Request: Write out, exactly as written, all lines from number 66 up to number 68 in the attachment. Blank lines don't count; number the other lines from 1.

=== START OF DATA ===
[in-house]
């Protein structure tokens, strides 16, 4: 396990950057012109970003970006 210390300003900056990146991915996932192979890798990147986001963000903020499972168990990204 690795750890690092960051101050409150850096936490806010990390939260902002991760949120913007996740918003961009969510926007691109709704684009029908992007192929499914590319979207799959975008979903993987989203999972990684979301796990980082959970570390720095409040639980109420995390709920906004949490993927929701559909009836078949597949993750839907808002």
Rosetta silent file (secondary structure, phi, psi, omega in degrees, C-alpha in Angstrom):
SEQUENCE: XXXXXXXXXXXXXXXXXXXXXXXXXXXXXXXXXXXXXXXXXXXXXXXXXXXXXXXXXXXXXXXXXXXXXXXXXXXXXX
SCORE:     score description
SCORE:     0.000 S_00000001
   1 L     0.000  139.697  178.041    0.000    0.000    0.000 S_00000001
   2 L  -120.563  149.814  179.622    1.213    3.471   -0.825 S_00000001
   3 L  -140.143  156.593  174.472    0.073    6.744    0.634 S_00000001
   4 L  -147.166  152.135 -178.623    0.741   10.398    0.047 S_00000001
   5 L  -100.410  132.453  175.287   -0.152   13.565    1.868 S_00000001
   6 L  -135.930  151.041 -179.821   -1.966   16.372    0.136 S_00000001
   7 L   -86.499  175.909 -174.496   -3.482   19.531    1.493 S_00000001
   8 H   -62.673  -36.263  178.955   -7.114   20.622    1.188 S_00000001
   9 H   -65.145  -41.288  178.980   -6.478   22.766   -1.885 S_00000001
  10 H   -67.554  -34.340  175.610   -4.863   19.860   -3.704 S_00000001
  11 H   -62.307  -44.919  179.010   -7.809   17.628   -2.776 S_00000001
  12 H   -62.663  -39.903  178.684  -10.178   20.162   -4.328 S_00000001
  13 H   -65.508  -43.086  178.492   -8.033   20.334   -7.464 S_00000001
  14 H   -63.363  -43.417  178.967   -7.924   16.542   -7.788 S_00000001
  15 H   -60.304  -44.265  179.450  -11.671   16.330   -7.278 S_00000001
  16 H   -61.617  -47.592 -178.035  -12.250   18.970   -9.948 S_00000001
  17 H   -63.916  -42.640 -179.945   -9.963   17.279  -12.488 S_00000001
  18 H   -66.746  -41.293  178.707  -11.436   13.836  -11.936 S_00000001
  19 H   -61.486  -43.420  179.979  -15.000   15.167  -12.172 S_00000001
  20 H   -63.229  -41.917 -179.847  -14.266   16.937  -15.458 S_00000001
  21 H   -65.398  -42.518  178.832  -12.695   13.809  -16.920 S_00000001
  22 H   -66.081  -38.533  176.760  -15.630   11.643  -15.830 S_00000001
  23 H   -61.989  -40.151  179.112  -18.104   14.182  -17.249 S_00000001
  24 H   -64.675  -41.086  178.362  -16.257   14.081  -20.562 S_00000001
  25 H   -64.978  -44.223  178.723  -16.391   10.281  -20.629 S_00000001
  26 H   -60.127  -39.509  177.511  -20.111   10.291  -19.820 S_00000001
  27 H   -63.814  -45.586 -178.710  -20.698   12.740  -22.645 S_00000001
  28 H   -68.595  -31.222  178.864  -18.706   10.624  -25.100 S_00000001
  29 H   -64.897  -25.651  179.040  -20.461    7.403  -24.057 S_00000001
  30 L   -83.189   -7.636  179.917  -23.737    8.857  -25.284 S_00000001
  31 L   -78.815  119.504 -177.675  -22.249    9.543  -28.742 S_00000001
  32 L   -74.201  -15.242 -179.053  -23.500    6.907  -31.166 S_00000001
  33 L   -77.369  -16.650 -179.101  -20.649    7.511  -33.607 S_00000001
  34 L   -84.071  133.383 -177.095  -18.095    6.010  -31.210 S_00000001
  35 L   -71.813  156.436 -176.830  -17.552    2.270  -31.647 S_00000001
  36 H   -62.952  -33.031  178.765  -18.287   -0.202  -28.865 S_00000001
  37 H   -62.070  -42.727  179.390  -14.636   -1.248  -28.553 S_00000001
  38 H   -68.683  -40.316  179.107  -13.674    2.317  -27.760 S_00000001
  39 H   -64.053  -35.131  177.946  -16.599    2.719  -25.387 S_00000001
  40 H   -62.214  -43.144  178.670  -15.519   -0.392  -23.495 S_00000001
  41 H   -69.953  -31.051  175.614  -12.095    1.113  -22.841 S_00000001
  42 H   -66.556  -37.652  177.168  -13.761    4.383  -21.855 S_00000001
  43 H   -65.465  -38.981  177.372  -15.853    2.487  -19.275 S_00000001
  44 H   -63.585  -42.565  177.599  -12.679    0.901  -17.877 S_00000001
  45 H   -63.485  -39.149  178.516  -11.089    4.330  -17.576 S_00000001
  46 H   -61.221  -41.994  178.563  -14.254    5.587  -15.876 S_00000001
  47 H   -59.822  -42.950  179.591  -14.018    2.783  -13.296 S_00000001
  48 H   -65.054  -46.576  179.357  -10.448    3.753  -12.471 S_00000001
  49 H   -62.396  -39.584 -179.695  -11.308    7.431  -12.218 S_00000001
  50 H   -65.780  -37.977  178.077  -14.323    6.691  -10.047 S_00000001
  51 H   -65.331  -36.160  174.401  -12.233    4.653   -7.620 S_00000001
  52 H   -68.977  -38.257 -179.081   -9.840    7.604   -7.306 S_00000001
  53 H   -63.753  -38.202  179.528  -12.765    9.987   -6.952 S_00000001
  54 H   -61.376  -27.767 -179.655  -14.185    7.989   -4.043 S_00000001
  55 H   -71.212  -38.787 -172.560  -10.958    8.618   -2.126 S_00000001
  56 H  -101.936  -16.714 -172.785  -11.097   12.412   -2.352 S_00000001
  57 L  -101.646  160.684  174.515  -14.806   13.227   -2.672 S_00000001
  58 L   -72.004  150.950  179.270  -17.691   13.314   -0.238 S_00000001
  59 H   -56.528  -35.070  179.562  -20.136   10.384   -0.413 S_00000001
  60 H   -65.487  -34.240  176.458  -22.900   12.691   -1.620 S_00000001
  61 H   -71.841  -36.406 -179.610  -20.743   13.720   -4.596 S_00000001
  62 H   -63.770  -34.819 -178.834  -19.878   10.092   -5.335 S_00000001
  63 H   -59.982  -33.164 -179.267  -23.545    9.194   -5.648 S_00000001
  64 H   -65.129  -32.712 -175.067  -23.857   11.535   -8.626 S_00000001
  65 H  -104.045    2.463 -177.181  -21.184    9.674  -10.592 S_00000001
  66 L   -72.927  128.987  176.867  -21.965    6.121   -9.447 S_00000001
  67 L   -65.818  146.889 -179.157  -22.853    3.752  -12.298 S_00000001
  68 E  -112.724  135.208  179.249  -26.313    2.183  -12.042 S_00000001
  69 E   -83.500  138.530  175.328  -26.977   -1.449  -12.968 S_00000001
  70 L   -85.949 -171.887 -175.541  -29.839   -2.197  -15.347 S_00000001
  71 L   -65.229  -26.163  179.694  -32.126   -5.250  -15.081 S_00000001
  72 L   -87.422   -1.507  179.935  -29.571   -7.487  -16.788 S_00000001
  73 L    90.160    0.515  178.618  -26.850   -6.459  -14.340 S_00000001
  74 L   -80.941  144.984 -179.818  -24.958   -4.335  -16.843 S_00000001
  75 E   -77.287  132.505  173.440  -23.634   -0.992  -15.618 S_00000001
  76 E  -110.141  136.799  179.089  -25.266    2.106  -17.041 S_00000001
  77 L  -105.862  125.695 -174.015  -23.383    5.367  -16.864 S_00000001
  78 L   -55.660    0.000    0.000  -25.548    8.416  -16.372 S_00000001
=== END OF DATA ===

  60 H   -65.487  -34.240  176.458  -22.900   12.691   -1.620 S_00000001
  61 H   -71.841  -36.406 -179.610  -20.743   13.720   -4.596 S_00000001
  62 H   -63.770  -34.819 -178.834  -19.878   10.092   -5.335 S_00000001